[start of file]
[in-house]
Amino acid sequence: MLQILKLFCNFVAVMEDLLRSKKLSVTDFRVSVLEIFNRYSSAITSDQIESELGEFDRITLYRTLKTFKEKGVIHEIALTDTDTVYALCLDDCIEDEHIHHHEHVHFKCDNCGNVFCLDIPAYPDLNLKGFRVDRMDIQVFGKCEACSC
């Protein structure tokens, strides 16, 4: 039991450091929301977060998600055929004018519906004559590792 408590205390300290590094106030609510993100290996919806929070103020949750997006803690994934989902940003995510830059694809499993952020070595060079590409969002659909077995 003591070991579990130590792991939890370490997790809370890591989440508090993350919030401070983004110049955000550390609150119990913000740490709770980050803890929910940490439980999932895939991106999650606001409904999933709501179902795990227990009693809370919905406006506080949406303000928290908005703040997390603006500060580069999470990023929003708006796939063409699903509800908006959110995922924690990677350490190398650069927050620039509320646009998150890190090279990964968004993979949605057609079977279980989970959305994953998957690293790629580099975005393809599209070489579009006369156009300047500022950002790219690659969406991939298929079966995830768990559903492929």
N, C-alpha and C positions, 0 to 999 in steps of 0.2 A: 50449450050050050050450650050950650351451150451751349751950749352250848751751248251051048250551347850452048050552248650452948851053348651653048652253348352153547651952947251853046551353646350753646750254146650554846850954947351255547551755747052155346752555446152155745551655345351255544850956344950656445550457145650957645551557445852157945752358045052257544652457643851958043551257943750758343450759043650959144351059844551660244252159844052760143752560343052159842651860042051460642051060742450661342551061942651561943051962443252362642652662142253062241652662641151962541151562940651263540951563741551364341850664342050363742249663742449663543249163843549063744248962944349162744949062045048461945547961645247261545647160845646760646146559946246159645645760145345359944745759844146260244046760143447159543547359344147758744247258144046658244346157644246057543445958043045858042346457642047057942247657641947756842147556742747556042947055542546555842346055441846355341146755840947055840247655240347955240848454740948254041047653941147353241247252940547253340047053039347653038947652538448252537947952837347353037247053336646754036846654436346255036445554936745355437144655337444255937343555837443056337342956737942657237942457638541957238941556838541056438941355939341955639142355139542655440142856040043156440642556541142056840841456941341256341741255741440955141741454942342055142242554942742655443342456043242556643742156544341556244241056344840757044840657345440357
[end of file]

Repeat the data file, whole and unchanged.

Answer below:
[in-house]
Amino acid sequence: MLQILKLFCNFVAVMEDLLRSKKLSVTDFRVSVLEIFNRYSSAITSDQIESELGEFDRITLYRTLKTFKEKGVIHEIALTDTDTVYALCLDDCIEDEHIHHHEHVHFKCDNCGNVFCLDIPAYPDLNLKGFRVDRMDIQVFGKCEACSC
């Protein structure tokens, strides 16, 4: 039991450091929301977060998600055929004018519906004559590792 408590205390300290590094106030609510993100290996919806929070103020949750997006803690994934989902940003995510830059694809499993952020070595060079590409969002659909077995 003591070991579990130590792991939890370490997790809370890591989440508090993350919030401070983004110049955000550390609150119990913000740490709770980050803890929910940490439980999932895939991106999650606001409904999933709501179902795990227990009693809370919905406006506080949406303000928290908005703040997390603006500060580069999470990023929003708006796939063409699903509800908006959110995922924690990677350490190398650069927050620039509320646009998150890190090279990964968004993979949605057609079977279980989970959305994953998957690293790629580099975005393809599209070489579009006369156009300047500022950002790219690659969406991939298929079966995830768990559903492929």
N, C-alpha and C positions, 0 to 999 in steps of 0.2 A: 50449450050050050050450650050950650351451150451751349751950749352250848751751248251051048250551347850452048050552248650452948851053348651653048652253348352153547651952947251853046551353646350753646750254146650554846850954947351255547551755747052155346752555446152155745551655345351255544850956344950656445550457145650957645551557445852157945752358045052257544652457643851958043551257943750758343450759043650959144351059844551660244252159844052760143752560343052159842651860042051460642051060742450661342551061942651561943051962443252362642652662142253062241652662641151962541151562940651263540951563741551364341850664342050363742249663742449663543249163843549063744248962944349162744949062045048461945547961645247261545647160845646760646146559946246159645645760145345359944745759844146260244046760143447159543547359344147758744247258144046658244346157644246057543445958043045858042346457642047057942247657641947756842147556742747556042947055542546555842346055441846355341146755840947055840247655240347955240848454740948254041047653941147353241247252940547253340047053039347653038947652538448252537947952837347353037247053336646754036846654436346255036445554936745355437144655337444255937343555837443056337342956737942657237942457638541957238941556838541056438941355939341955639142355139542655440142856040043156440642556541142056840841456941341256341741255741440955141741454942342055142242554942742655443342456043242556643742156544341556244241056344840757044840657345440357